Informing the Development of the Coast Model of the Watershed Game

Karen Bareford, Cynthia A Hagley, John P Bilotta, Tina Miller-Way, Madison G Rodman, Jesse D Schomberg, Brenna Sweetman

Research output: Contribution to journalArticlepeer-review


Since 2006 the Watershed Game, a role-playing simulation and serious game focused on managing nonpoint source pollution at the watershed scale, has been used across the U.S. to improve understanding of, commitment to, and involvement in watershed-scale management. Stakeholder or student participants manage a fictitious watershed to meet a “Clean Water Goal.” Designed for freshwater watersheds, the game is available in local leader and classroom versions, and play is led by trained facilitators or educators. To inform the expansion of the Watershed Game to include coastal watersheds, a needs assessment was conducted to identify water quality and management challenges in coastal regions, using the Gulf of Mexico and South Atlantic as a case study. Several methods for assessing critical coastal management challenges and key land uses to prioritize in the game were employed: a review of reports, expert focus group, survey of Gulf and South Atlantic regional experts, second survey of coastal experts from the National Sea Grant Network to verify widespread applicability, and finally pilot tests of the draft game. Results showed high agreement among assessment methodologies regarding the most critical coastal challenges and important land uses to feature in the game. As a result, the Coast Model of the Watershed Game focuses on three primary nonpoint source pollutants, excess nitrogen, excess phosphorus, and excess sediment. Additionally, results indicated a need to integrate a new game element, resilience to flooding, which has been added to the challenge of winning the game by meeting the Clean Water Goal.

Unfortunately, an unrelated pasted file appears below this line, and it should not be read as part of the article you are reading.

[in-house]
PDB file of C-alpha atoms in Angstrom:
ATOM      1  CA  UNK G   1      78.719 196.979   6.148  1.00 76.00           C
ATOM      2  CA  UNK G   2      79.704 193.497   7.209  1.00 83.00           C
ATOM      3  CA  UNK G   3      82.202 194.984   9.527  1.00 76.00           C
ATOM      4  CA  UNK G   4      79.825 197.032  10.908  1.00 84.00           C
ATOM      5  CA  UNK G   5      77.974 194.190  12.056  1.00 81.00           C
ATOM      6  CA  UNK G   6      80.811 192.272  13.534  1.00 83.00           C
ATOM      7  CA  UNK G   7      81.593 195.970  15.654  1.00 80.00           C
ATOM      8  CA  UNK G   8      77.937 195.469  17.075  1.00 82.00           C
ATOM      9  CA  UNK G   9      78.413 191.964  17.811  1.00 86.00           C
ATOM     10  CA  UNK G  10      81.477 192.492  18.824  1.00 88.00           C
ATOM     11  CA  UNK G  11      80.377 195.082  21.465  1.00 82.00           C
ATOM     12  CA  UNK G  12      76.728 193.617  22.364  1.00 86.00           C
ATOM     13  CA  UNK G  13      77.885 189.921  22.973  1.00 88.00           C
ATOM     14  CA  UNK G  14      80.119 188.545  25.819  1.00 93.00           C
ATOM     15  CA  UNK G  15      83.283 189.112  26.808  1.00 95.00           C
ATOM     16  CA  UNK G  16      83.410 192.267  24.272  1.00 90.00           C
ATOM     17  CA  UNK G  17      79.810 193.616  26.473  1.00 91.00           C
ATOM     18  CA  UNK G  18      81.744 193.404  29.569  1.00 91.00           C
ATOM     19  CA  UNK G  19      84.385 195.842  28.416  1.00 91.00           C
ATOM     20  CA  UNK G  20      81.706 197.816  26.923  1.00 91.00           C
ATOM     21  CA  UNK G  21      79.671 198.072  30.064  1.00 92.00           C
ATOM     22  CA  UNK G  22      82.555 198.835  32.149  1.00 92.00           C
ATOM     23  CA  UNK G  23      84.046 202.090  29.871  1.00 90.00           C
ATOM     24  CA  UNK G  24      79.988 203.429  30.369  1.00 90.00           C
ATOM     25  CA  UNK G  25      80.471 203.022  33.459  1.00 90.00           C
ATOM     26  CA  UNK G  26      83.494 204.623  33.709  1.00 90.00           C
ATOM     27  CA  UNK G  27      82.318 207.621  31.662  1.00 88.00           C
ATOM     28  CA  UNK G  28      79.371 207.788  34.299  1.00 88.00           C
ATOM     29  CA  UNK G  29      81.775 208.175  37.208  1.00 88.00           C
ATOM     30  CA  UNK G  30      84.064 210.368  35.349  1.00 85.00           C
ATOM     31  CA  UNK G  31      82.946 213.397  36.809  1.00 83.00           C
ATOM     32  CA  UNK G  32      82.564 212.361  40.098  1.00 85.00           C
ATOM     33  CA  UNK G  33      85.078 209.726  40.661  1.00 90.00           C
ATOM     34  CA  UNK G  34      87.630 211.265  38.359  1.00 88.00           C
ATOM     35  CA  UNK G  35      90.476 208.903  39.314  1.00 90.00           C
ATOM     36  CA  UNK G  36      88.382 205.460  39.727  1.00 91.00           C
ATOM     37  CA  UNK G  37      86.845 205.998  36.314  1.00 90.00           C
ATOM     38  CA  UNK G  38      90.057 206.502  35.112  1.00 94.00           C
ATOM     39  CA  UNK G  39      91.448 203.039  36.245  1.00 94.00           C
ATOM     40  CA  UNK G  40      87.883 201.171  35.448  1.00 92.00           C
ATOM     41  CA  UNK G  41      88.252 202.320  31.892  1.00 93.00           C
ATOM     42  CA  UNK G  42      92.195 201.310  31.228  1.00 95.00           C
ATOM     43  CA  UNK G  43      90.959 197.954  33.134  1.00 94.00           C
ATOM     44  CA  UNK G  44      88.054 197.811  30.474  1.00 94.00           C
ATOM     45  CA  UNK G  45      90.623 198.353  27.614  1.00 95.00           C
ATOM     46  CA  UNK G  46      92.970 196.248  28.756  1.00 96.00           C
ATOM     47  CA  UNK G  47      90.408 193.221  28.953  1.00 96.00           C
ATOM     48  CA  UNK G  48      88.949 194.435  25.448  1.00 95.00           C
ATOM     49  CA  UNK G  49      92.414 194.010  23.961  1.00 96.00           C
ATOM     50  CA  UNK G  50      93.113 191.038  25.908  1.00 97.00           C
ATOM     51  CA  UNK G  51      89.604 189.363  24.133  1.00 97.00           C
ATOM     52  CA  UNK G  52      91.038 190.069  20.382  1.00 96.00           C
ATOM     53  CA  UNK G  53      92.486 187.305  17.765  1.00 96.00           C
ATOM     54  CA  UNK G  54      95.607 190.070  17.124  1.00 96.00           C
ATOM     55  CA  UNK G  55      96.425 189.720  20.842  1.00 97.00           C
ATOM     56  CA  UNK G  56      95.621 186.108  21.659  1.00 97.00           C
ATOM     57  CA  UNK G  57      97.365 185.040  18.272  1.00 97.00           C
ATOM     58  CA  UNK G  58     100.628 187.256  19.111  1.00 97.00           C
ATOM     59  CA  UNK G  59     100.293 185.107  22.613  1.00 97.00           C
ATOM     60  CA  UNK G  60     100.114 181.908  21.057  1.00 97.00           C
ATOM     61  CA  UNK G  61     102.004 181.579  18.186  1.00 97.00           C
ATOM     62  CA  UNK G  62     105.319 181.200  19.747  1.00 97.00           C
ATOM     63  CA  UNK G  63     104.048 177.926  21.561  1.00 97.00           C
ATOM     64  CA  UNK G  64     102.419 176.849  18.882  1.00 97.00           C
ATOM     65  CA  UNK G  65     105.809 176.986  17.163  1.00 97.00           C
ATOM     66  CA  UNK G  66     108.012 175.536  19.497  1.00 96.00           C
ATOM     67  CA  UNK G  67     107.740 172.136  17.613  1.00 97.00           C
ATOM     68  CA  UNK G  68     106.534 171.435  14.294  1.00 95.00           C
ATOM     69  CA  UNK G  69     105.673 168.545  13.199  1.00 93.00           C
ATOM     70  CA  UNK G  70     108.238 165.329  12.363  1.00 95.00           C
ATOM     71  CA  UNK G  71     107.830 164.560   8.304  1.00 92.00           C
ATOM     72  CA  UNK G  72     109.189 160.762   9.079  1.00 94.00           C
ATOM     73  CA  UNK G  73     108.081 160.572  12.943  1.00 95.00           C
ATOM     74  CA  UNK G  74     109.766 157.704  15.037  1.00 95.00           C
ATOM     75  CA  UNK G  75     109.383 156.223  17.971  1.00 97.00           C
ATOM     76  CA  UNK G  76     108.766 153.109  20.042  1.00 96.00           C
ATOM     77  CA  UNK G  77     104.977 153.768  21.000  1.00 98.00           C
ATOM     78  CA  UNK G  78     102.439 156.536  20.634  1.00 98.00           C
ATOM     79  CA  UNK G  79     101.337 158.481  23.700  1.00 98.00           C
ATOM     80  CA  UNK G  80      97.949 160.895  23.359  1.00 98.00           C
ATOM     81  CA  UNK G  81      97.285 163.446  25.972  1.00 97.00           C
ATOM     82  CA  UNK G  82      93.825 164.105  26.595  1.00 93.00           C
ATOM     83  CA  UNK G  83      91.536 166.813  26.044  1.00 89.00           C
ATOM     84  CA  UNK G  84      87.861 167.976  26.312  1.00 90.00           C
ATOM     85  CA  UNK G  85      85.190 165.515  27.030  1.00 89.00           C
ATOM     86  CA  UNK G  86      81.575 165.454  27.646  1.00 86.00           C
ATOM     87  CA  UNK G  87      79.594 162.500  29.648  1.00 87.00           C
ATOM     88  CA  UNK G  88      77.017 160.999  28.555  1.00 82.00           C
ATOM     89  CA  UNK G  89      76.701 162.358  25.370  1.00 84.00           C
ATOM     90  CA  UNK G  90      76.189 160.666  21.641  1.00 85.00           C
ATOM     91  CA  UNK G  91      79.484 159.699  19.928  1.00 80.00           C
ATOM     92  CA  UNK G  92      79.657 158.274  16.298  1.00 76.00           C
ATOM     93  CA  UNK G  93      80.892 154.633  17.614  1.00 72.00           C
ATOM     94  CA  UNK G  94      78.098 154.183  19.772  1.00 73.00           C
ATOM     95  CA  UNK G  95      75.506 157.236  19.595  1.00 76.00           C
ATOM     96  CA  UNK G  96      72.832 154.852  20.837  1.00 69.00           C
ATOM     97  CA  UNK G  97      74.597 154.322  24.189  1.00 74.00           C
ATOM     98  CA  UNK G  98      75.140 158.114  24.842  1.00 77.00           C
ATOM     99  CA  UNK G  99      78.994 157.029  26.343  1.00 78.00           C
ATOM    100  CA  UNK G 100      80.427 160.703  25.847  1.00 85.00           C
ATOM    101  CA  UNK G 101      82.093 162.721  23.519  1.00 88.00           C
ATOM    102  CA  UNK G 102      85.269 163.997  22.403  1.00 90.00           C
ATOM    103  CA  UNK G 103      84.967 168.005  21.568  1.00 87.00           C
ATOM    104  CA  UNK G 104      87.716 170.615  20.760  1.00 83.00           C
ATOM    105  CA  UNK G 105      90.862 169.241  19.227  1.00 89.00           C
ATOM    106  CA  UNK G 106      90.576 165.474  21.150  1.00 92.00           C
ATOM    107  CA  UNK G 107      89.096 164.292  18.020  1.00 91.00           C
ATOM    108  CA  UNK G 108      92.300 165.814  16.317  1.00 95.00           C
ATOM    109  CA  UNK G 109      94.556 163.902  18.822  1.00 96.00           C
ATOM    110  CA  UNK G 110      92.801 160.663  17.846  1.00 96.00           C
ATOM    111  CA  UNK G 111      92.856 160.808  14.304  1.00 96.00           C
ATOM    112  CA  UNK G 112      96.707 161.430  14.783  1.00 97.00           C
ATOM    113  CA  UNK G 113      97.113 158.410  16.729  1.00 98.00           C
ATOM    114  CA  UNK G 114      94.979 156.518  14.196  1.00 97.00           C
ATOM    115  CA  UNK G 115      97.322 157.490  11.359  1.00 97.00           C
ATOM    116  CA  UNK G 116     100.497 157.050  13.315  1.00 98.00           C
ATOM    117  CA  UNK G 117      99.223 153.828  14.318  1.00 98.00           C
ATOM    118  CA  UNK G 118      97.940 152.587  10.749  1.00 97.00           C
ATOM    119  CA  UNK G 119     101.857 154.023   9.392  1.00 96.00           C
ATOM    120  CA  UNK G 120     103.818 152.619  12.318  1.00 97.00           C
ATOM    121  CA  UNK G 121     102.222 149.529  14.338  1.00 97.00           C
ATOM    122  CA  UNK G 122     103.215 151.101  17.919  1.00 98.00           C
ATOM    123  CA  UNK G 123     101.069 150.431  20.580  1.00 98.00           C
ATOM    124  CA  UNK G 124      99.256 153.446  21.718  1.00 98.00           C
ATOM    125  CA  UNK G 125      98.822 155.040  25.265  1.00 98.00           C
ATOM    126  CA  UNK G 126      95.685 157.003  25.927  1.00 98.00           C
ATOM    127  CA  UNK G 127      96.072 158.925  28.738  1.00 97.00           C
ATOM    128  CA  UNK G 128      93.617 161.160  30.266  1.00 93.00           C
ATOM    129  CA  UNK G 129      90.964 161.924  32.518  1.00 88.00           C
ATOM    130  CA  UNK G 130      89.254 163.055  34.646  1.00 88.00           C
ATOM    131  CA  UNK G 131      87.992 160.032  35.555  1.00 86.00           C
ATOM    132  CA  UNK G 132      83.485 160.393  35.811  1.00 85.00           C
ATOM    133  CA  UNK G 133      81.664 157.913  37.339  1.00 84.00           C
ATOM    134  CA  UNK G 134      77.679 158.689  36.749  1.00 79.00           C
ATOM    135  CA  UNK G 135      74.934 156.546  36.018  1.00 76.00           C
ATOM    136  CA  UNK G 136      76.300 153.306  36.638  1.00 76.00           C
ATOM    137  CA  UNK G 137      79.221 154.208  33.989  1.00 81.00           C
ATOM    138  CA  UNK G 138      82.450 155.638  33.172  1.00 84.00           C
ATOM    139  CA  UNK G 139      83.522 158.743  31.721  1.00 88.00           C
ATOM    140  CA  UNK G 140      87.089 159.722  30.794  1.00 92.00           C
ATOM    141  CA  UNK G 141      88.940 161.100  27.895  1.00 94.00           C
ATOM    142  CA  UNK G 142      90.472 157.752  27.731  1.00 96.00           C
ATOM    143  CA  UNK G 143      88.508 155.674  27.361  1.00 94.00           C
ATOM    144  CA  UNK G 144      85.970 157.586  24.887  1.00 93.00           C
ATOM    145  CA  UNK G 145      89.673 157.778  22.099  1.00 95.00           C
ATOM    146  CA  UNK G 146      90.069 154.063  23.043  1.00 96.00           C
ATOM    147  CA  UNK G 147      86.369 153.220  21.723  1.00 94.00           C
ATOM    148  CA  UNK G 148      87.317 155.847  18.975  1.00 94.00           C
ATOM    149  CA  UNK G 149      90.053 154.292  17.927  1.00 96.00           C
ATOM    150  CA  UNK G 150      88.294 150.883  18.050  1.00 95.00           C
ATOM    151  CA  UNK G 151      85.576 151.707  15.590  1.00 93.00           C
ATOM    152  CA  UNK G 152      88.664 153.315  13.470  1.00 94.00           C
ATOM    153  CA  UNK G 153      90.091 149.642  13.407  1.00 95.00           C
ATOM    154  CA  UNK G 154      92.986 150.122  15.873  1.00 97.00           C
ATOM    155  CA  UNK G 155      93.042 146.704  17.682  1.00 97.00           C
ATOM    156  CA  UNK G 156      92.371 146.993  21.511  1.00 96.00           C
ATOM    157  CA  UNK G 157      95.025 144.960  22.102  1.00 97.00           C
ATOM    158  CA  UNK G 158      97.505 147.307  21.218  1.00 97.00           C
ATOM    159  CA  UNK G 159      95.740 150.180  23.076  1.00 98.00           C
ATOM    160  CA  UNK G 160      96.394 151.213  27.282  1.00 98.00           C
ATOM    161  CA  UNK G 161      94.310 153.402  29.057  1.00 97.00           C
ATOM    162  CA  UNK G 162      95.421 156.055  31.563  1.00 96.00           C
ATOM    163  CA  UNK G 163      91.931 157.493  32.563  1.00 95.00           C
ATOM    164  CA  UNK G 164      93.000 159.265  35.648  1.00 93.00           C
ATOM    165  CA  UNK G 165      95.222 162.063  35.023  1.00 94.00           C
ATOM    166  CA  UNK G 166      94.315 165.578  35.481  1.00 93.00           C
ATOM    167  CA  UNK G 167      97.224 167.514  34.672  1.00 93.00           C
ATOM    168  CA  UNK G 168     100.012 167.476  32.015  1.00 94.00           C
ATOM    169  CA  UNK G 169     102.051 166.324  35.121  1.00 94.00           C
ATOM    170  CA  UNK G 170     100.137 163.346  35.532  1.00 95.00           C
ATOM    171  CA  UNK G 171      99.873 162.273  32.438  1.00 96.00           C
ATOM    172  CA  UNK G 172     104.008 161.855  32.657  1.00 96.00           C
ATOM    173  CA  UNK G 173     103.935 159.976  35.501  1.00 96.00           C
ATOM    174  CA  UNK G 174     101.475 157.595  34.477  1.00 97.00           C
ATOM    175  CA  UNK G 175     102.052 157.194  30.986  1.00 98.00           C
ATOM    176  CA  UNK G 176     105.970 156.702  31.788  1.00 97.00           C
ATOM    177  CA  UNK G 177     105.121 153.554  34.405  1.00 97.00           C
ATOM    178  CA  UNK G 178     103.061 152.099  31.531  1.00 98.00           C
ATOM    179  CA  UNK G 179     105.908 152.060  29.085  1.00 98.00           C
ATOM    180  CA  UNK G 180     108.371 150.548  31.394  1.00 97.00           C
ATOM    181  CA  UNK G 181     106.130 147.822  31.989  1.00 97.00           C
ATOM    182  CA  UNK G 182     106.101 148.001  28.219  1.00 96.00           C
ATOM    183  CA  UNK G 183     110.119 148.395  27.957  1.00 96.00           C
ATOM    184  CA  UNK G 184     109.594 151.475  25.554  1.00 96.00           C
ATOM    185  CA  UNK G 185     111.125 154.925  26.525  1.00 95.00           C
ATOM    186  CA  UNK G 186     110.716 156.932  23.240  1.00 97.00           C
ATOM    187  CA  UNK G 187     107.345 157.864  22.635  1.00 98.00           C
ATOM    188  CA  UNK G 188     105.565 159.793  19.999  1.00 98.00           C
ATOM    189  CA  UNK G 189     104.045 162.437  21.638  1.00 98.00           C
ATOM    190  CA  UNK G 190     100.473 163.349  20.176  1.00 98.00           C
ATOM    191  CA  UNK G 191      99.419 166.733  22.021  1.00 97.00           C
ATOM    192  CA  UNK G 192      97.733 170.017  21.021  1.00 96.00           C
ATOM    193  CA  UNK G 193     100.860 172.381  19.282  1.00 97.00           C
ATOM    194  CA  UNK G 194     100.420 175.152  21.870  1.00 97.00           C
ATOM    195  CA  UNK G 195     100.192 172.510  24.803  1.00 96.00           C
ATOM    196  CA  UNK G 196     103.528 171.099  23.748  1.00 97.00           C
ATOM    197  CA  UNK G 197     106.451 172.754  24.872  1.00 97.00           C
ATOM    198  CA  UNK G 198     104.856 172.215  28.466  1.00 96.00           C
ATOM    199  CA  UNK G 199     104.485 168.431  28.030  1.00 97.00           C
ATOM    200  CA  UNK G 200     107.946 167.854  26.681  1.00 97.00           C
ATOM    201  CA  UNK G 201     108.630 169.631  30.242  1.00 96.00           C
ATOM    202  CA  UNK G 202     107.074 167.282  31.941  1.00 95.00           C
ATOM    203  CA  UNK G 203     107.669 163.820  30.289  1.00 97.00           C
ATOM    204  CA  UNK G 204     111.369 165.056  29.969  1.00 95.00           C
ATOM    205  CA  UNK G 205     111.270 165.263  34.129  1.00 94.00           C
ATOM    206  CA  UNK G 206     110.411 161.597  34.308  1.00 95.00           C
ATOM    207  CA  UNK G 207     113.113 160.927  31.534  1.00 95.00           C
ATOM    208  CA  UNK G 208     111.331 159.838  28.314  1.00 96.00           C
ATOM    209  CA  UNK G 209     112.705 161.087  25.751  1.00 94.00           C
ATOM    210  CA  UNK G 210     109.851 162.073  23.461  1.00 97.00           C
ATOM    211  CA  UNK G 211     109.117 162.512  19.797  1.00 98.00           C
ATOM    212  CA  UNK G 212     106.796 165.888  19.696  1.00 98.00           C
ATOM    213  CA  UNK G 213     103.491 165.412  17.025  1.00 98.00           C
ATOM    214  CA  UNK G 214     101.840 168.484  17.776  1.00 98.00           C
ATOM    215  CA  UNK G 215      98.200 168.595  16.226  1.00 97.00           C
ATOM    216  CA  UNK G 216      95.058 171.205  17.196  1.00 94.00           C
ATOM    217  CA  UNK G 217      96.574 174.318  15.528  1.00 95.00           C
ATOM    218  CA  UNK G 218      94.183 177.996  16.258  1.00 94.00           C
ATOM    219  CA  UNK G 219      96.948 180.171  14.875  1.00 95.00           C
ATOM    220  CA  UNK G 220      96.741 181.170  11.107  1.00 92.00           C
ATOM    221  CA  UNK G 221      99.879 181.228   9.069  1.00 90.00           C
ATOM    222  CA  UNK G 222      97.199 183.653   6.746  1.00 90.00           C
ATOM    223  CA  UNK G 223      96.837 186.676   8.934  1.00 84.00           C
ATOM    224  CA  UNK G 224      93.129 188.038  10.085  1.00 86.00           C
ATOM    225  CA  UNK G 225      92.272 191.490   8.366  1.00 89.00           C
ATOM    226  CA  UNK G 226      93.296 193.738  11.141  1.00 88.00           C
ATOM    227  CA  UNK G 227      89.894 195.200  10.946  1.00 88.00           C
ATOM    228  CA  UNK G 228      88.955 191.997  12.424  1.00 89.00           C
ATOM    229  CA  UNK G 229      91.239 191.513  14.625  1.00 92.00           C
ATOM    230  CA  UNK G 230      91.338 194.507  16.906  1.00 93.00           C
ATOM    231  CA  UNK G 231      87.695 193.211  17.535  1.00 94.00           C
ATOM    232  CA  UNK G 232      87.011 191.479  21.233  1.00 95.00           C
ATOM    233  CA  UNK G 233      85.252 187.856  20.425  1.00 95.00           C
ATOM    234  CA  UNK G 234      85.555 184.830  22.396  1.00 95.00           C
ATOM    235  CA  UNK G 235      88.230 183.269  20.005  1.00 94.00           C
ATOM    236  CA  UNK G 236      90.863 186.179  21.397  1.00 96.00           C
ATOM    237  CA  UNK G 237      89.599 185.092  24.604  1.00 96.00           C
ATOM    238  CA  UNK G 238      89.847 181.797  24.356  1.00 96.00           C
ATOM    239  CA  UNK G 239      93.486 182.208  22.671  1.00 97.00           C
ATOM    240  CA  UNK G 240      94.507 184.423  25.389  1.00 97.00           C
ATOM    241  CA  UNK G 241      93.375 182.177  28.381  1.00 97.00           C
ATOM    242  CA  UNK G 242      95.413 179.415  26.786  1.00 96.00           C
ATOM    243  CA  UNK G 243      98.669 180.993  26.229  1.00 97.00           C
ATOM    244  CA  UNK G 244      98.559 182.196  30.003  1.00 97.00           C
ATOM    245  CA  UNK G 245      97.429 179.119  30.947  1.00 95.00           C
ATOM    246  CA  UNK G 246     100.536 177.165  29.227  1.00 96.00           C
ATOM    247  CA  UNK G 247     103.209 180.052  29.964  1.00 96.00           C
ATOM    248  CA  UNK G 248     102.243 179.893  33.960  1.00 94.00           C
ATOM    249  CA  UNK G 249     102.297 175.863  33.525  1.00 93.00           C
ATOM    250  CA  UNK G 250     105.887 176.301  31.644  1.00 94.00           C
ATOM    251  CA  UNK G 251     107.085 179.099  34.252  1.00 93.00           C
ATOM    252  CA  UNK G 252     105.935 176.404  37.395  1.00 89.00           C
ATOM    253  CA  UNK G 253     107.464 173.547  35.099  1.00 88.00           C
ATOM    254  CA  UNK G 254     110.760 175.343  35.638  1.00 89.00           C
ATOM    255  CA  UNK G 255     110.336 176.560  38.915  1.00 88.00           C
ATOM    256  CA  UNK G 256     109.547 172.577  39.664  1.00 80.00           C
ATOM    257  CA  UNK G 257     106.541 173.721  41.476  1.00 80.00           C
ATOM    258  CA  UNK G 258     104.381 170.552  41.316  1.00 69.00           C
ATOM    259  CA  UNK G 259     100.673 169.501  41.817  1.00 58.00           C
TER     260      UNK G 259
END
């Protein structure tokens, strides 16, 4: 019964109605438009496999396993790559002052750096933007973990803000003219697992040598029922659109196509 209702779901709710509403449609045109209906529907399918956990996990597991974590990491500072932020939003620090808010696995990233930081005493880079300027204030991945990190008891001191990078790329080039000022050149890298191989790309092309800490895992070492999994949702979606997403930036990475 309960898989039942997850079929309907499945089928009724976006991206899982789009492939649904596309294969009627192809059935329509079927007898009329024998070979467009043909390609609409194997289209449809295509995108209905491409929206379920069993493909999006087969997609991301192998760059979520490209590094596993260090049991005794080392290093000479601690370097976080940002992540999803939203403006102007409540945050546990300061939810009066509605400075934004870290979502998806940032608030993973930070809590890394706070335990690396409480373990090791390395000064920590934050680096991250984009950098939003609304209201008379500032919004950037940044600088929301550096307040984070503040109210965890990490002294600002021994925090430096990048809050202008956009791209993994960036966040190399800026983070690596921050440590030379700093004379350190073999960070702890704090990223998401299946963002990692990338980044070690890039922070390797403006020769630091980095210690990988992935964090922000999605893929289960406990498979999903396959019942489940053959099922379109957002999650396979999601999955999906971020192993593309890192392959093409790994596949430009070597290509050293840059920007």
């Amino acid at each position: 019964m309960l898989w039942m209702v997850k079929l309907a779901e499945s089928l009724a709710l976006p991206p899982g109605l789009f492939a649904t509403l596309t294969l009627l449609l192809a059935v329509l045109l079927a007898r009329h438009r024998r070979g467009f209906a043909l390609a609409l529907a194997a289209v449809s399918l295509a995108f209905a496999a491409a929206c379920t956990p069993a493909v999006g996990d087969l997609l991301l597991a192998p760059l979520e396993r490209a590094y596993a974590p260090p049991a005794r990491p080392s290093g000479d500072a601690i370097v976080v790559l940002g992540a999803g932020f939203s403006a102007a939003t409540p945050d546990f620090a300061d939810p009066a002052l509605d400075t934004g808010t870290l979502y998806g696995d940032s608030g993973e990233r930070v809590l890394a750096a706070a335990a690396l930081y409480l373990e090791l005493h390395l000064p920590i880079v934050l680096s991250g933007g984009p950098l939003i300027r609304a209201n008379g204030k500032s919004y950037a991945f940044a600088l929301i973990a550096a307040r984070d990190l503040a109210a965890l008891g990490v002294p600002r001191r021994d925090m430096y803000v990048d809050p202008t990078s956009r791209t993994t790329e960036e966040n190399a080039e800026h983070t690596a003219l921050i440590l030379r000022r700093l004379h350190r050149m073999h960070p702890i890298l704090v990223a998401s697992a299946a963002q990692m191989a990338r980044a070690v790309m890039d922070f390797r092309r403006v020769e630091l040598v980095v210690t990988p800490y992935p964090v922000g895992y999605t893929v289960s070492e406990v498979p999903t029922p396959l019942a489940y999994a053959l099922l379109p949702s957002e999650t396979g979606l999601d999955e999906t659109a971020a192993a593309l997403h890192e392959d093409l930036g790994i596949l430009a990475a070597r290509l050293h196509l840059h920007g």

Original languageEnglish (US)
Pages (from-to)120
Number of pages138
JournalJournal of Contemporary Water Research & Education
Issue number1
StatePublished - Dec 30 2021


  • watershed management
  • nonpoint source pollution
  • flooding
  • community resilience
  • watershed game
  • serious games
  • stakeholder engagement
  • extension


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